Jail Officer "Never Expected to Get Caught"03-Jun-2013
In what appears to be a clear case of stating the obvious, a former Oklahoma County jail officer accused of smuggling contraband into the jail told Sheriff John Wetsel that she "never expected to get caught." It stands to reason that if she had expected to be caught, she would not likely have committed the offense which landed her as an inmate in the same jail where she once worked.
Tina Nicole Reed, 31, Oklahoma City is accused of conspiracy and five counts of possession of contraband in a penal institution. She is being held in the Oklahoma County jail with bail set at $30,000.
Reed is accused of conspiring with an inmate, Adam Lee Piro, and his girlfriend, Laura Regina Archuleta, to bring drugs, cell phones, and other contraband into the jail. Police say Reed met with Archuleta to get the items to deliver to Piro. The corrections officer was questioned after taking an "unauthorized" route into the jail, and investigators say she turned over two packages containing cell phones, prescription drugs, tobacco, and tools which could be used to remove the screws from visitation windows.
Police say Reed also admitted to delivering marijuana and a cell phone to another inmate.
Also charged in the case are Archuleta and Piro. Archuleta is charged with conspiracy. Piro is charged with conspiracy and possession of contraband in a penal institution.
Adam Lee Piro has a lengthy criminal record. He is currently in jail awaiting trial on charges of assault and battery with a deadly weapon after shooting at police officers from a stolen vehicle. His first trial ended in mistrial as a result of a hung jury, and his second trial also ended in mistrial after Oklahoma County District Judge Cindy Truong dismissed police officer witnesses to assist as first responders to the tornado damage in Moore. That case has been rescheduled for next month.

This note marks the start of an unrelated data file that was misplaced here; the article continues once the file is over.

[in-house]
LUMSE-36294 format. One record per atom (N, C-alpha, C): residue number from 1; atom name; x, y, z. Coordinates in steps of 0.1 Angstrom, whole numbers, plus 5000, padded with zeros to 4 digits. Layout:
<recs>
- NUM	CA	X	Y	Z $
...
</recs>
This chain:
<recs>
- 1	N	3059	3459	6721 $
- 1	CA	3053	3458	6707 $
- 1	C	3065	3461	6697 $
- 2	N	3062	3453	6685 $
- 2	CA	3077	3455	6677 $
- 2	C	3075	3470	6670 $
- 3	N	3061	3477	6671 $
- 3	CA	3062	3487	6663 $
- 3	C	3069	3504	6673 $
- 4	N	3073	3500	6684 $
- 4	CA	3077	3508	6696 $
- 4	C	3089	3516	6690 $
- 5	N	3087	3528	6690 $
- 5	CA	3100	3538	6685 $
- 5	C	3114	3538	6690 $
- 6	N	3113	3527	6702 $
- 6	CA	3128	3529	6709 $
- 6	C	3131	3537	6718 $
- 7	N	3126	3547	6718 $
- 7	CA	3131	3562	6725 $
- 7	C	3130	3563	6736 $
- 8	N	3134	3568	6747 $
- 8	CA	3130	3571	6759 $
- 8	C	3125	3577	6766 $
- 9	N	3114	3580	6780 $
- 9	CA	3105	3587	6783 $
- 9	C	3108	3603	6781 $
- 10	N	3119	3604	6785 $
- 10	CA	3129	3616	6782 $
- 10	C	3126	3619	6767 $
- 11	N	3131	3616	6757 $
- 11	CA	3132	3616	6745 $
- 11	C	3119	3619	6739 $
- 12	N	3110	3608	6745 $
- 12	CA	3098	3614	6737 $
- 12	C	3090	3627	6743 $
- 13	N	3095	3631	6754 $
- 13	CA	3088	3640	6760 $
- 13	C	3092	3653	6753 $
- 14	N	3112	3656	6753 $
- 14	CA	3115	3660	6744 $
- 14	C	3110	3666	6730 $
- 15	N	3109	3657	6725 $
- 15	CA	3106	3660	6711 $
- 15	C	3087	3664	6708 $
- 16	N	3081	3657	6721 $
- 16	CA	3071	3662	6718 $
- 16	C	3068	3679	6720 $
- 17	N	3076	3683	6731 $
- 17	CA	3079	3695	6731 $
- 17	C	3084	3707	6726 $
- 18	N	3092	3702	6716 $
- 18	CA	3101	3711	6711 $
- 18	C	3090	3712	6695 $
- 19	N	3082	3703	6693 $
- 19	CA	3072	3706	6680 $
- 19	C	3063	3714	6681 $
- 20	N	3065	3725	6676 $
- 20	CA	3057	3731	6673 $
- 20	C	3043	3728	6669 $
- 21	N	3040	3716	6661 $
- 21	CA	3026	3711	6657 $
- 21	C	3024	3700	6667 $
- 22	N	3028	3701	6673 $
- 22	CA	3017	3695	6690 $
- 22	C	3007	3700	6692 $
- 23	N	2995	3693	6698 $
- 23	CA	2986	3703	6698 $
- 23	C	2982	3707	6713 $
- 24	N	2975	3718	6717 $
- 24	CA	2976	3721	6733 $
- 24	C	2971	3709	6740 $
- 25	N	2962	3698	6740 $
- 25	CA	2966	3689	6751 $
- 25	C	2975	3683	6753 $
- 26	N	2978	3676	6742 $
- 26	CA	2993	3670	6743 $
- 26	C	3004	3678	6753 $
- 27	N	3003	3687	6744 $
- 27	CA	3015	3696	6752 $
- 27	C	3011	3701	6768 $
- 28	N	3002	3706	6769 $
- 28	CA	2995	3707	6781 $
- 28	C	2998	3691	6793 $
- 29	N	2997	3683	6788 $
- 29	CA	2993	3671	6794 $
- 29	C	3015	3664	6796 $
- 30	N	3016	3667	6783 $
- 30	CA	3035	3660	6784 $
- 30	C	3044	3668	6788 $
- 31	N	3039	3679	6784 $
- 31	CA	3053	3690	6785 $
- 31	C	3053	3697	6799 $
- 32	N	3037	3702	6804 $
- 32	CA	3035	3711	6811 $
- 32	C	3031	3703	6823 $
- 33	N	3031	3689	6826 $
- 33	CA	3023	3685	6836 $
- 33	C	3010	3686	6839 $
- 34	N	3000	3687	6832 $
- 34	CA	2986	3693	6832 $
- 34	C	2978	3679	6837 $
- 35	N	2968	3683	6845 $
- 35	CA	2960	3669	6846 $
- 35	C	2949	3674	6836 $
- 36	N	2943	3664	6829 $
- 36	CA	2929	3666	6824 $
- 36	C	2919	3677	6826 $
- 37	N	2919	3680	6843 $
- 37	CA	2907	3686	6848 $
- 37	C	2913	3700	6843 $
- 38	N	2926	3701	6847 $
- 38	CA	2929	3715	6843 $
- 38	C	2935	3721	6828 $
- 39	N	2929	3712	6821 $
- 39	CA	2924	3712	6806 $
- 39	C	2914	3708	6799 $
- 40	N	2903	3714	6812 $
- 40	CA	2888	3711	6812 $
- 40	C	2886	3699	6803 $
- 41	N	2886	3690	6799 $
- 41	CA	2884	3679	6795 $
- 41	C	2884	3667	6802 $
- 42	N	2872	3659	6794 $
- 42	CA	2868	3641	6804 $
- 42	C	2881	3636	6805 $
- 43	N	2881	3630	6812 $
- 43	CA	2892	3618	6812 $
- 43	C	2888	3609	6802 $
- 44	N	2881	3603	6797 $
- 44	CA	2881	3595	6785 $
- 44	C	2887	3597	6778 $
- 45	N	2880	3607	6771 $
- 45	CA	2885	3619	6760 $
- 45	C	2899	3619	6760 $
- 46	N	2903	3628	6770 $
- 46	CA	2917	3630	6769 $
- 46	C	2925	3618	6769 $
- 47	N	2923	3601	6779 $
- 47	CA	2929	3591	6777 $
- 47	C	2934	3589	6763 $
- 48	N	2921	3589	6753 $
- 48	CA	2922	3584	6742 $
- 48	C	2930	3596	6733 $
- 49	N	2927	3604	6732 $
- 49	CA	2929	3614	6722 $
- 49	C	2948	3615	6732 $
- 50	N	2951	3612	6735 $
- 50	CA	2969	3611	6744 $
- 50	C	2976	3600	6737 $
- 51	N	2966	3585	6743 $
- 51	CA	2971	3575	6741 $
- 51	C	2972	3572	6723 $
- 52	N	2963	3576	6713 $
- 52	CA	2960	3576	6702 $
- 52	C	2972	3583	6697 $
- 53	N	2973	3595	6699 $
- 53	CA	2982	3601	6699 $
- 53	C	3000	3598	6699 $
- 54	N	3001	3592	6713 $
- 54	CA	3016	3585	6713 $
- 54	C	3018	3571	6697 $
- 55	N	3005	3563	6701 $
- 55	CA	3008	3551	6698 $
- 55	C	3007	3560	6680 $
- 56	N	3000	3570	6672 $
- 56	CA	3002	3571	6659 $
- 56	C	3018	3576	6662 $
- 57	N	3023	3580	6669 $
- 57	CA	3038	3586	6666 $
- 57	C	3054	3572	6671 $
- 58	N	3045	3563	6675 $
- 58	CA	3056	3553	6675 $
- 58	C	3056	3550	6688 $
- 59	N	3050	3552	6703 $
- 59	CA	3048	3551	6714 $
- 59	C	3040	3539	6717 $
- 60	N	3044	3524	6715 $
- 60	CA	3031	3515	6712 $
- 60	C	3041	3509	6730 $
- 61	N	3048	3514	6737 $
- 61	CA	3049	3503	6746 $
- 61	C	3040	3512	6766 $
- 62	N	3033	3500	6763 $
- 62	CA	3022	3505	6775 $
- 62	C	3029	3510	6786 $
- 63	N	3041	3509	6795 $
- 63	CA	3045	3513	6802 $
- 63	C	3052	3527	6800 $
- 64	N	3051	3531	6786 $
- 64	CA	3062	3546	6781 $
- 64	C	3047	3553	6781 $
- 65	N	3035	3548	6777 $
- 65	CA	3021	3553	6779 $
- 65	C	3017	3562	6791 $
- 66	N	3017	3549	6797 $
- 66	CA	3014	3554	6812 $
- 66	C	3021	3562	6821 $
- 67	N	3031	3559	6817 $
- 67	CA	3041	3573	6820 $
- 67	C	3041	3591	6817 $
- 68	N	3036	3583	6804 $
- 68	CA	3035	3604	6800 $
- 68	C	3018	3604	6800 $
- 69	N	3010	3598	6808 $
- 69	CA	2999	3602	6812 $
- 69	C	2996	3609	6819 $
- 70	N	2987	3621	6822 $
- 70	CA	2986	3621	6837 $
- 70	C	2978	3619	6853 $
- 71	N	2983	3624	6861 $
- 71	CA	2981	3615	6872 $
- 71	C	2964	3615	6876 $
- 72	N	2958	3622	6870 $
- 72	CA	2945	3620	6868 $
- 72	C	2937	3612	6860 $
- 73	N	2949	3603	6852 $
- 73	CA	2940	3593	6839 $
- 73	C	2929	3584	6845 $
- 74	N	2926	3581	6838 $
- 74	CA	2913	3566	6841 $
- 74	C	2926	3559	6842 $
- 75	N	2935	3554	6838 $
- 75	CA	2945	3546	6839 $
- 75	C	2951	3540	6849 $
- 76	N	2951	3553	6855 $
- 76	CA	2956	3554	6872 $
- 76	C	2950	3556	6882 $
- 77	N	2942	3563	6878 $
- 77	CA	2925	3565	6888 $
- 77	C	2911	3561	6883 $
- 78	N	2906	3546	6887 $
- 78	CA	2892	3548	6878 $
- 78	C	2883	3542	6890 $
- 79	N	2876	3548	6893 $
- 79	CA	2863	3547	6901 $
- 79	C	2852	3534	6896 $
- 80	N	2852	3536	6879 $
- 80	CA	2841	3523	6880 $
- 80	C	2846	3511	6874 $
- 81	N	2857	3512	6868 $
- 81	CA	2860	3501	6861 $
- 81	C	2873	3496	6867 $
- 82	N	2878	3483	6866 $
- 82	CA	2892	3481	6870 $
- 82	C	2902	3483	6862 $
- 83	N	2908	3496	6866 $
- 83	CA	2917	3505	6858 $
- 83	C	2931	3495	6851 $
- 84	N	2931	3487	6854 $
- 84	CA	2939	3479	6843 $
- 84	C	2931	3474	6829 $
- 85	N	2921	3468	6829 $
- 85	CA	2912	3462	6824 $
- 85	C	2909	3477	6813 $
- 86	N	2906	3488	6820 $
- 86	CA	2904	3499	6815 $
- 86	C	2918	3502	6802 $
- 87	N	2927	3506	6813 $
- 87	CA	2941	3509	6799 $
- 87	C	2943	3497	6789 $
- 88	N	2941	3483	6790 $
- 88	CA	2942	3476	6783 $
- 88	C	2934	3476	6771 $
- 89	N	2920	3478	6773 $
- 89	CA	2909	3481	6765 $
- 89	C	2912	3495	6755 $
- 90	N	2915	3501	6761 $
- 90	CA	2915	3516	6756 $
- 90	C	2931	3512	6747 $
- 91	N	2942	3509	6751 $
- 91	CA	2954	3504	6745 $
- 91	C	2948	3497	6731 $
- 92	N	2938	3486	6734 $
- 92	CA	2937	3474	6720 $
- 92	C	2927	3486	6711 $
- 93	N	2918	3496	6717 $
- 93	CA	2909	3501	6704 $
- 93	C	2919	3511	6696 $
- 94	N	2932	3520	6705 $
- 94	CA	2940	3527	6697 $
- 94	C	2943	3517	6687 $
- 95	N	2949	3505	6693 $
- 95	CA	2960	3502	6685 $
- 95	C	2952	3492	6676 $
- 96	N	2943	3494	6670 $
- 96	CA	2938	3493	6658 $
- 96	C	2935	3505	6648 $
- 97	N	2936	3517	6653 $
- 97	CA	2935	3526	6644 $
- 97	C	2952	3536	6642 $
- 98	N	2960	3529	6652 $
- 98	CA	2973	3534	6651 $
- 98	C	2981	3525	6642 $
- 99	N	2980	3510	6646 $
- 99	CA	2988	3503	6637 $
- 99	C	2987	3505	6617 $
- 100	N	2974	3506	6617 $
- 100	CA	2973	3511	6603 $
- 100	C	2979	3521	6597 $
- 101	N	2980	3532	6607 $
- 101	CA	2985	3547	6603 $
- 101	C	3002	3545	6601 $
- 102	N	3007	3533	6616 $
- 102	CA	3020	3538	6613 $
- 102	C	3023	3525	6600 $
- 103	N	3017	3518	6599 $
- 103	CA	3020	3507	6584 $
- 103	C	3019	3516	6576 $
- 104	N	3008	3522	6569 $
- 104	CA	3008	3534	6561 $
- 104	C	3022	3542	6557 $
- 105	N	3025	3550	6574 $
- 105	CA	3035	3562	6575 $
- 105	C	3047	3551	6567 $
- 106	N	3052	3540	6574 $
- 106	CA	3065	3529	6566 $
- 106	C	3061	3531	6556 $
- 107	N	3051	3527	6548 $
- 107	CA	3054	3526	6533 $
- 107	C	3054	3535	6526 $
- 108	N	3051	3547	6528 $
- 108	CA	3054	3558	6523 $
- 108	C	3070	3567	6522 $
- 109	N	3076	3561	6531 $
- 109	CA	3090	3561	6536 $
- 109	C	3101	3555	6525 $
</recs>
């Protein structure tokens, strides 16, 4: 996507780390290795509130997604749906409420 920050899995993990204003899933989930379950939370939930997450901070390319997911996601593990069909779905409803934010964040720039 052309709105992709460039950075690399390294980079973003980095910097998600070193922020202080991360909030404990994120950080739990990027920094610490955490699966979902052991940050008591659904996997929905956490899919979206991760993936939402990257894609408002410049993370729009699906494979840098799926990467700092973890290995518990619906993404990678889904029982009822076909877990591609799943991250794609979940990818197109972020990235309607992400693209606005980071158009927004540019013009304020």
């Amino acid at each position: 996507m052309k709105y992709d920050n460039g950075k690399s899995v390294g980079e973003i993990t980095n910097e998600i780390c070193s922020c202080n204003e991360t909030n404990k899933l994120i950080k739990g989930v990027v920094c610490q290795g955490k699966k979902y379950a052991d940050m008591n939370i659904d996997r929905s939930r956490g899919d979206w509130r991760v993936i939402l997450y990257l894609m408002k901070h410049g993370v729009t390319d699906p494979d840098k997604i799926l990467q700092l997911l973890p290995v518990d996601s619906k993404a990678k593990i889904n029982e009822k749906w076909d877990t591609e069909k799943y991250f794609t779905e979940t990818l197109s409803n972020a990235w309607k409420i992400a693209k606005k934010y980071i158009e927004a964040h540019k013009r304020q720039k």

However, while he awaits his third trial for shooting at police, Piro has not managed to stay out of trouble, even though he is behind bars. Piro and three other inmates were accused of aggravated assault in the beating of a fellow inmate last year. Piro was convicted last month and a jury recommended a sentence of 20 years for the crime. Additionally, he is charged with four counts of possession of contraband in a separate case.
Oklahoma law defines possession of contraband in a penal institution as a felony. Under 57 O.S. §21, the penalties for possession of contraband in a jail or prison increase with repeated offenses:
- First offense - 1 to 5 years on prison and/or a fine of $100 to $1,000
- Second offense - 5 to 20 years in prison
- Third offense - minimum of 20 years in prison
Bringing a cell phone or other electronic communications device into a jail or state penal institution is punishable by a maximum of 2 years in prison and a fine of up to $2,500.
Committing a crime because you think you won't get caught is never a good idea. Neither is admitting to a crime without first consulting a skilled defense attorney.
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